Men With Guns Review

A doctor travels through his native unspecified South American country slowly realising the extent of the political atrocities rife in his land.

by Ian Freer |
Published on
Release Date:

06 Jan 1998

Running Time:

127 minutes



Original Title:

Men With Guns

With the possible exception of the Coen brothers, John Sayles is the most consistently interesting indie filmmaker in America today. His latest is a challenging political drama shot entirely in Spanish. Though failing to scale the pinnacles reached by 1996's Lone Star, it is nonetheless an absorbing, thoughtful and thoroughly rewarding watch.

Inspired by Francisco Goldman's novel The Long Night Of The White Chickens, this centres on Humberto Fuentes (Luppi) a distinguished, idealistic doctor who decides to travel through an unnamed South American country to hook up with former students working in impoverished villages. During his road trip, Fuentes encounters an assortment of characters — a young boy (Gonzalez), a gaudy American tourist (Patinkin), a soldier-turned-terrorist (Damian Delgado) and a defrocked priest (Damian Alcazar) — and witnesses the government-sanctioned atrocities that have ruined the heart of his country. Gradually, Fuentes' naivete is transformed into political awareness.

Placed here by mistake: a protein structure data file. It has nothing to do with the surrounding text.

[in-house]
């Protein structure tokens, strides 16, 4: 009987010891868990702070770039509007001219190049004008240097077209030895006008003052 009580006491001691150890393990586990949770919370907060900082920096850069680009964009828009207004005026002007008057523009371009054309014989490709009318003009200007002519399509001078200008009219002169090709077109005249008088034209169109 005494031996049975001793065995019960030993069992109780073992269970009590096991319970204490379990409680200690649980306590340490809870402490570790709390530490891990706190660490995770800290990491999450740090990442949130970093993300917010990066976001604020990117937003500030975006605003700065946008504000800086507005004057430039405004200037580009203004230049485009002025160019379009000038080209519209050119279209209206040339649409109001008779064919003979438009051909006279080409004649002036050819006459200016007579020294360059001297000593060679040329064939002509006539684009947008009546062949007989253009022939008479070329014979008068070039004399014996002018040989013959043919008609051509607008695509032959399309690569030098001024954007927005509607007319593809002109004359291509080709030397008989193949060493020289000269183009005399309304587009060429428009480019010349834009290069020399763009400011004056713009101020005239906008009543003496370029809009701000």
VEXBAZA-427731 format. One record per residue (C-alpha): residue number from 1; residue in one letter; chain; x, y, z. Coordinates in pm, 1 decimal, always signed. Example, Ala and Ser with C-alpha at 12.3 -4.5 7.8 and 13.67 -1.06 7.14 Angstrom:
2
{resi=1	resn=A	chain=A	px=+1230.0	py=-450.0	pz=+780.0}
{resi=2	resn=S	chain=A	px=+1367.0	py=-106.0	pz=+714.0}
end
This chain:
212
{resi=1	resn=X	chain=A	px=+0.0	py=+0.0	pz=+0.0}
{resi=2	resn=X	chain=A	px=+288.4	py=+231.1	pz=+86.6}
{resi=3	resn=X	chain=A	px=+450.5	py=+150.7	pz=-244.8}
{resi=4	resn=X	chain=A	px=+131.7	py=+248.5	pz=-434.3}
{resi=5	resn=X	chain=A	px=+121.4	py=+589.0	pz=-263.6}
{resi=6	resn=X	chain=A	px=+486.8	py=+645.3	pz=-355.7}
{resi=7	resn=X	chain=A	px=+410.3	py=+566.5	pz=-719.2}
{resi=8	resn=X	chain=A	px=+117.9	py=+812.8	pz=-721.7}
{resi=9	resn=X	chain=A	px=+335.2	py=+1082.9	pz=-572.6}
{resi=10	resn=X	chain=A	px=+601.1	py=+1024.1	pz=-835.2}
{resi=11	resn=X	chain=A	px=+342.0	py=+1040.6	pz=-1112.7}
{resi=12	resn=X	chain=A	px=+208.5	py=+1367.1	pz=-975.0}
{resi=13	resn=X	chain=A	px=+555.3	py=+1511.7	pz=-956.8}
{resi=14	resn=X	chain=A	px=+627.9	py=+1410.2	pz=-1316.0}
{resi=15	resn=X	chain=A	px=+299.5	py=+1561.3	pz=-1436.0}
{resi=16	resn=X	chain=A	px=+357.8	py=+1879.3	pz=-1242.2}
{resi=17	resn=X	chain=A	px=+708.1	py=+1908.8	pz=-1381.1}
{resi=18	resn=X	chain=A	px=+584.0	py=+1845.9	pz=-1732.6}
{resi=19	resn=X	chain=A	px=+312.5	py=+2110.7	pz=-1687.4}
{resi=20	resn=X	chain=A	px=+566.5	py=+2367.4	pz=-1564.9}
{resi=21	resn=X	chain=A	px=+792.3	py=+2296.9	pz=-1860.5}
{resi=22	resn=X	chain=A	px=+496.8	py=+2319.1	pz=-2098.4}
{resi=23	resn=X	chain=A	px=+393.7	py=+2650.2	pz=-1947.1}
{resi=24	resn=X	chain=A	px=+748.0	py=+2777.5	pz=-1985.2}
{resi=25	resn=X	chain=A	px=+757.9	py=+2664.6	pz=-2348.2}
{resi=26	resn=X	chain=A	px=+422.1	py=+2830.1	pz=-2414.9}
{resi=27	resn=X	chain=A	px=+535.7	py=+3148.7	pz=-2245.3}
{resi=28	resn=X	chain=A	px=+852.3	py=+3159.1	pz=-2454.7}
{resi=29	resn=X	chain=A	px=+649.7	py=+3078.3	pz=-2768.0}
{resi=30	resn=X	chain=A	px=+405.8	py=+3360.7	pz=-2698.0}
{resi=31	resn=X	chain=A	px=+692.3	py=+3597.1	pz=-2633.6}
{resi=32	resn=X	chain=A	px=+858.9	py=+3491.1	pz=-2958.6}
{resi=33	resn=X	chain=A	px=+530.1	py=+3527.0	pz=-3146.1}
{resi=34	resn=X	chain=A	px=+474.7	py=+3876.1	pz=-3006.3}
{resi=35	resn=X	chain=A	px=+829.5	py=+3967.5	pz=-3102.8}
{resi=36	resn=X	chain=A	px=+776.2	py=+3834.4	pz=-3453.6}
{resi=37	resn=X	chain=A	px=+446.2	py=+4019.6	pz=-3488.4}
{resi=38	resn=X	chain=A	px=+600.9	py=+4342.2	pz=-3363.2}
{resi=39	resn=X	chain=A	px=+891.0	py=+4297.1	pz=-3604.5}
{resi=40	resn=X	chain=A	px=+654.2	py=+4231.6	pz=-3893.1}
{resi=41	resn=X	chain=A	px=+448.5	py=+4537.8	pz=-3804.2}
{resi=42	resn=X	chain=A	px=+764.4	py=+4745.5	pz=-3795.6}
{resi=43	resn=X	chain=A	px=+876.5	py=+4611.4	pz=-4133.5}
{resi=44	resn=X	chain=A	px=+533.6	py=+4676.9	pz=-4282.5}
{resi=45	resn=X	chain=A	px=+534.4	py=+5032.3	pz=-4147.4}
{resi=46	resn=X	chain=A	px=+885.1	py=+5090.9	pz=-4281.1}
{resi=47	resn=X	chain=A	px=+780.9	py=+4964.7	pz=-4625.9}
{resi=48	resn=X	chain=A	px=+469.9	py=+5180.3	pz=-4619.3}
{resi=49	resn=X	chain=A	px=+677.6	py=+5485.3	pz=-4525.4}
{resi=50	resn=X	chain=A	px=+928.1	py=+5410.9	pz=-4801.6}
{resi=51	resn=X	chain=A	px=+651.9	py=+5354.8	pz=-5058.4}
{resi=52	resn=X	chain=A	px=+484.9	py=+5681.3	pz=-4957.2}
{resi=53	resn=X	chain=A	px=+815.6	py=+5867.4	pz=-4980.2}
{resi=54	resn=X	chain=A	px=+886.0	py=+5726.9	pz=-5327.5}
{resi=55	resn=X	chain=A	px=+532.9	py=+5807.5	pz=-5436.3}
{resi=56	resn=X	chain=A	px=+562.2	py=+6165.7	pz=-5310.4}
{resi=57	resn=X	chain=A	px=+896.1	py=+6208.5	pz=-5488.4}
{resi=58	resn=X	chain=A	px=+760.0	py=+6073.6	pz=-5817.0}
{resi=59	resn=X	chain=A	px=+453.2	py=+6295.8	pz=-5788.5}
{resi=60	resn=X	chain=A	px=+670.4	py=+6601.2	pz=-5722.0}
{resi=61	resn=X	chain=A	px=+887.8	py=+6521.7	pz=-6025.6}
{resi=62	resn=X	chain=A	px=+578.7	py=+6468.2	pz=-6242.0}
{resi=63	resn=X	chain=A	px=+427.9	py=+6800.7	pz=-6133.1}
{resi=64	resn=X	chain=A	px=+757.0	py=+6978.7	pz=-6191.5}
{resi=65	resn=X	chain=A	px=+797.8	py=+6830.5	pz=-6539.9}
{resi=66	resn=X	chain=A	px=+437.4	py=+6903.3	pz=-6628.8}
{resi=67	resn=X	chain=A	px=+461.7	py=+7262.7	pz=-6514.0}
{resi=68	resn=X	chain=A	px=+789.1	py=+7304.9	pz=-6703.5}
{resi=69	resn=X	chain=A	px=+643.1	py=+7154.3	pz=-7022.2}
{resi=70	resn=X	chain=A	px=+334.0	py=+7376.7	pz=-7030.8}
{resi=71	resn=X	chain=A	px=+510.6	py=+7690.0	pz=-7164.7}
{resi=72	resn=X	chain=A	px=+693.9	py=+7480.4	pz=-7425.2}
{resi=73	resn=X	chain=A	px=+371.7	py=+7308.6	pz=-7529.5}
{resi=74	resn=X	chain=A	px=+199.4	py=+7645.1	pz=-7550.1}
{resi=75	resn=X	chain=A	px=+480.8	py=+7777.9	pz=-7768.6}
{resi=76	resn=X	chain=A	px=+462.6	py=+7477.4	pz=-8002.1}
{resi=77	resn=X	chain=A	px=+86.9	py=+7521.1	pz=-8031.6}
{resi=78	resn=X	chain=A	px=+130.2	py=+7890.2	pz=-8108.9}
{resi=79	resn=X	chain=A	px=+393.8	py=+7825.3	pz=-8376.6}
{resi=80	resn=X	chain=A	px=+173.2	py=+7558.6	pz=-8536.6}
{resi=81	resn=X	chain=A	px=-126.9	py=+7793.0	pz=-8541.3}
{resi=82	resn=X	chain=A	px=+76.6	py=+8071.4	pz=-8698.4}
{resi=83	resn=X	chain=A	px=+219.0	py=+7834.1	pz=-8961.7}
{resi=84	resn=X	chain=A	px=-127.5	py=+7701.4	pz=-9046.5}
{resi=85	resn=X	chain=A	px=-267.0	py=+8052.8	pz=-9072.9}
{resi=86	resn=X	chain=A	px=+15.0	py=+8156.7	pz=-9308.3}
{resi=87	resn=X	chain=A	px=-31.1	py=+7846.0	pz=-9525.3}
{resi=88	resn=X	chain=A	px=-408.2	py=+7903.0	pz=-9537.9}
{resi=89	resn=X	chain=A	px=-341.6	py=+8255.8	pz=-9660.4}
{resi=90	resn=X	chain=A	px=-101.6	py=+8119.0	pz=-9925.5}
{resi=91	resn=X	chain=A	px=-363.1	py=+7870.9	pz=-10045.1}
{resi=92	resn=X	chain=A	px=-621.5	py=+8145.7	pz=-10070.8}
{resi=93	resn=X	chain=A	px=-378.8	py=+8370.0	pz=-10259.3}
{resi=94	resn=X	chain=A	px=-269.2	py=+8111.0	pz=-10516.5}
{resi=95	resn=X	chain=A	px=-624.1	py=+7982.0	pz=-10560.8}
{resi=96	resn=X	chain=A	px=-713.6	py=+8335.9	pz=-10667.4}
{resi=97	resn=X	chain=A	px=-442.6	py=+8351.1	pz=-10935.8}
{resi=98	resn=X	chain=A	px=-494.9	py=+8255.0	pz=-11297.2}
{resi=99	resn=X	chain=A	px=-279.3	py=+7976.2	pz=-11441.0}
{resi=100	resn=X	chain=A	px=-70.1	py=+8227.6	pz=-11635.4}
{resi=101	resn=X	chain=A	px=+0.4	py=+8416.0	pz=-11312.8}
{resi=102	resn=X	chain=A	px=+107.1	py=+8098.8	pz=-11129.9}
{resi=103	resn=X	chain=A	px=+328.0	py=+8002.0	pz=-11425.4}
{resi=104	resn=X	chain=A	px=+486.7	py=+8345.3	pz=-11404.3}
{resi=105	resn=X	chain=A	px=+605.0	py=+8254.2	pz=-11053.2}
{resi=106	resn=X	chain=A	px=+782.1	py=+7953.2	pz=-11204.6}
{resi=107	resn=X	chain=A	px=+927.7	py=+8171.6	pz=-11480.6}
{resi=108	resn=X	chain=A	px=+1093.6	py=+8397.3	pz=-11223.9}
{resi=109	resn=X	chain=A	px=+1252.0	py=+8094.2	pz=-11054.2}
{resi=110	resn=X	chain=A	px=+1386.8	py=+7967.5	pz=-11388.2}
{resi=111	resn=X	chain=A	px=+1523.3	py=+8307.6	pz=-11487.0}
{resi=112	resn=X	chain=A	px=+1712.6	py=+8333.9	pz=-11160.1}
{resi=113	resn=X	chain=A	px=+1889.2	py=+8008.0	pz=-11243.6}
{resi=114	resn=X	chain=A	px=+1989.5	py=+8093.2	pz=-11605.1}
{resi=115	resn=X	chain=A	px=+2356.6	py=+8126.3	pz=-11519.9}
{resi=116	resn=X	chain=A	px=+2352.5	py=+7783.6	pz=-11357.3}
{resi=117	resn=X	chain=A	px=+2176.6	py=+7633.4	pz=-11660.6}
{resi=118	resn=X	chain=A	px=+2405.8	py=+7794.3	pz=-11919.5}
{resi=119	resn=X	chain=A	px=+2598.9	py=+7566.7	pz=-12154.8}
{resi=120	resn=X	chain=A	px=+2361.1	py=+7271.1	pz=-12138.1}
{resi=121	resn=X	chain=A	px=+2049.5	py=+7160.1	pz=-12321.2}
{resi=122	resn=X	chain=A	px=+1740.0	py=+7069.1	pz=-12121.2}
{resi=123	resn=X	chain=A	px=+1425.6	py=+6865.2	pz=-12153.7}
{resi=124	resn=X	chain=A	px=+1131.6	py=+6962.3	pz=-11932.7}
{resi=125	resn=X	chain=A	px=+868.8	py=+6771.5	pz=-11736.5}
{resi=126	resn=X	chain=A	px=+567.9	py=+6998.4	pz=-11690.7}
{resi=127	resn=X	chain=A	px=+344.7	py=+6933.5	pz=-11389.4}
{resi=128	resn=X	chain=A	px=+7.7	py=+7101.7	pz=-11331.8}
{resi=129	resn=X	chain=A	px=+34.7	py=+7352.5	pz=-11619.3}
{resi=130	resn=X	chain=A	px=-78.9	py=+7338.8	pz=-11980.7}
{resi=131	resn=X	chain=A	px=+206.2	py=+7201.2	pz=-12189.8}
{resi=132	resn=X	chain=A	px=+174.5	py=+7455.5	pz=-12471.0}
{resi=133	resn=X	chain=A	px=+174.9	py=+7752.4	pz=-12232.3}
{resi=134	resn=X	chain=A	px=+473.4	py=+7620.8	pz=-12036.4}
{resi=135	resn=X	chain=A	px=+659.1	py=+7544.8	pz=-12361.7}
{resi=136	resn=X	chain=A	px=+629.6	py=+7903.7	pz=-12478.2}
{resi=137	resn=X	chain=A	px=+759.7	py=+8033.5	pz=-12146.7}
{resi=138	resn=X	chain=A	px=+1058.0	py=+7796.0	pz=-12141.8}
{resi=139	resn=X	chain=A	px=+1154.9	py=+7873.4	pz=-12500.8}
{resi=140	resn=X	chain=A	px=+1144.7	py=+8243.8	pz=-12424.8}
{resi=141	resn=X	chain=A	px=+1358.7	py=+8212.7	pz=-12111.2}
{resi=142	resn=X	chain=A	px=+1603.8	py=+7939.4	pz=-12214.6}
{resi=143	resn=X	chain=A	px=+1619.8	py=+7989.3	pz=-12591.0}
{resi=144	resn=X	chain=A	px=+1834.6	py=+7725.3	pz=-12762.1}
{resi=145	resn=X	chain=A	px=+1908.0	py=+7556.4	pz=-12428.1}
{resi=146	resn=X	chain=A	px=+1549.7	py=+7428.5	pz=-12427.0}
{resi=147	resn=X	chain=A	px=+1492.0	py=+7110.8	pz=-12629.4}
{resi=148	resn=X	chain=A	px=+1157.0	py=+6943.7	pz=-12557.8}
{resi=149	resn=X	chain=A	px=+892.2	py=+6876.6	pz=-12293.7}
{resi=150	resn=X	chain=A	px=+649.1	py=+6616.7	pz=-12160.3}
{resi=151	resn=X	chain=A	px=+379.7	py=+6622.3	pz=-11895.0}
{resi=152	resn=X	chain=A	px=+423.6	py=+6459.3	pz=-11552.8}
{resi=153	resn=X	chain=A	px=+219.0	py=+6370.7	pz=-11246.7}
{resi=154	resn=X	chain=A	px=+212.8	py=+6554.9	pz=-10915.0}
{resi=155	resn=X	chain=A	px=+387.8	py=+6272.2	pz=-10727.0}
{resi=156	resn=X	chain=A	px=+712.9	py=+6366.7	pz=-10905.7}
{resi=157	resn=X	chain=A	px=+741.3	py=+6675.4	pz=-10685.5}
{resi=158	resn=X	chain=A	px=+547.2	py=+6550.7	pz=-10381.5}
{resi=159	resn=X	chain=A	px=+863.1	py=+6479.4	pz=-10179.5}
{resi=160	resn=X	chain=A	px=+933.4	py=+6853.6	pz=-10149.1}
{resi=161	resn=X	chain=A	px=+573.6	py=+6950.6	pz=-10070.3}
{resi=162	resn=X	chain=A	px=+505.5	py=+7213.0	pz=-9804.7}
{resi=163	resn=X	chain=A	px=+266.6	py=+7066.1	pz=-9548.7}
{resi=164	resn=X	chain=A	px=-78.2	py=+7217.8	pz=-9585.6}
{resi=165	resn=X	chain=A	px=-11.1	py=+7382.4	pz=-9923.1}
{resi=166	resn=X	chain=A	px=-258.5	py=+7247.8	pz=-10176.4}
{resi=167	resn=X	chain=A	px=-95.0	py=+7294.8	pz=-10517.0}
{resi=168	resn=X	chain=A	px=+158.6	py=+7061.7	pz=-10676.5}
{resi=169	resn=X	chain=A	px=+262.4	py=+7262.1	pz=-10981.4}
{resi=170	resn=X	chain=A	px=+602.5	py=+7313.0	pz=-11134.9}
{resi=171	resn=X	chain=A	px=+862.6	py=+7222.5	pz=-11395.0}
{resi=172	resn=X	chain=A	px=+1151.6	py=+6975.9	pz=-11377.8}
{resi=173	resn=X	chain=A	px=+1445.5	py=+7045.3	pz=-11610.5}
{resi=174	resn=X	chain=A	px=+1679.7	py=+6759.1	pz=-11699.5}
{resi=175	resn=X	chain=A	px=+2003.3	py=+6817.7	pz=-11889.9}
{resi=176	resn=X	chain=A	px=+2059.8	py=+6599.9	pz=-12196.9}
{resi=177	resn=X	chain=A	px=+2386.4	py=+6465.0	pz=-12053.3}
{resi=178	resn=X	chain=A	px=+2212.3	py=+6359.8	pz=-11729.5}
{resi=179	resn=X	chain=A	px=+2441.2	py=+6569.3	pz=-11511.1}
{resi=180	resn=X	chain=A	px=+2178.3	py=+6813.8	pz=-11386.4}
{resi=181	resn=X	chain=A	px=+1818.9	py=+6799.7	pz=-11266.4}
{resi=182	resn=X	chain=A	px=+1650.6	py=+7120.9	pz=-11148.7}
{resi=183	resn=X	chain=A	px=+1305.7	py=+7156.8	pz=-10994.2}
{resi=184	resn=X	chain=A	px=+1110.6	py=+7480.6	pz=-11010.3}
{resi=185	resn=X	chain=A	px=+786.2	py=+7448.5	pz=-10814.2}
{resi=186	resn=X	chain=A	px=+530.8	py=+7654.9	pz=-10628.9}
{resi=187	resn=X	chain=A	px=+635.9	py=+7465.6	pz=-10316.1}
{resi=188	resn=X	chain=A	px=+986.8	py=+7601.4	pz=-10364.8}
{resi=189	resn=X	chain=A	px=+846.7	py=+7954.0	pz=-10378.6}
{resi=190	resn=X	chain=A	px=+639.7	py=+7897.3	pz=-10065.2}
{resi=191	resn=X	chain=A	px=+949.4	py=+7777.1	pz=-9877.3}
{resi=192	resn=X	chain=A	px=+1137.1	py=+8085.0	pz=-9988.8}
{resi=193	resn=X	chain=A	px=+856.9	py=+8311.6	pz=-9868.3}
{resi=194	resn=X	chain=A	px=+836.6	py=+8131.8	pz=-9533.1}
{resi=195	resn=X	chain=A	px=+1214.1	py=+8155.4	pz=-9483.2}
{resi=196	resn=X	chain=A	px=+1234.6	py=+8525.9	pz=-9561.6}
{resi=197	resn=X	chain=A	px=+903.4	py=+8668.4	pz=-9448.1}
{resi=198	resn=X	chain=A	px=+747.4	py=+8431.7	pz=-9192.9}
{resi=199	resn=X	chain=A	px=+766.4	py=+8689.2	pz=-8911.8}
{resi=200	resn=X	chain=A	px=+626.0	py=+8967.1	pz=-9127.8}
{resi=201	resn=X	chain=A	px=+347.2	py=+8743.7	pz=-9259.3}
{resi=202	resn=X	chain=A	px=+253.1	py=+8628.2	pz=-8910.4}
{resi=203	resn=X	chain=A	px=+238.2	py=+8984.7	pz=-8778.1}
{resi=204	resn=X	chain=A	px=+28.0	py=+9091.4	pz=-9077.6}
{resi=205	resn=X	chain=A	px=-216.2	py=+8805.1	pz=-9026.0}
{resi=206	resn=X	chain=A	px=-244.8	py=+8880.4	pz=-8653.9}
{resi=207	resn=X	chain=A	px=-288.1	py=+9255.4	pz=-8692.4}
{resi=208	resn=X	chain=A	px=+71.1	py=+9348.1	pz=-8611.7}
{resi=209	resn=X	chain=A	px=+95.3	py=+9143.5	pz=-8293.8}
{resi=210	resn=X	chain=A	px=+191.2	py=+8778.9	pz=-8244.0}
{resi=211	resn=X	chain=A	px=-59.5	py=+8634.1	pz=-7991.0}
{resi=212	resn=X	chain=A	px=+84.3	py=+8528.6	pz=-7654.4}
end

Densely textured and always engaging, the film touches base with many recurrent Sayles ideas; the (impossible) search for truth, the fluid relationship between past and present and the importance of myth and storytelling. Moreover, the film is shot through with the director's compassionate humanism — two political terrorists discussing the merits of various ice creams far outstrips Tarantino in the trivial conversation stakes — finding a warm, distinguished centre in Luppi's increasingly disillusioned doctor.

Occasionally the story meanders and the non-specific locale blunts the political pointedness. Yet Sayles creates a yarn that is involving and genuinely surprising. After a summer in which plots, characters and conclusions were spottable from frame one, such an offbeam intelligent approach provides a refreshing antidote.

Compelling and intriguing although the anonymity of the country lessens the impact slightly.
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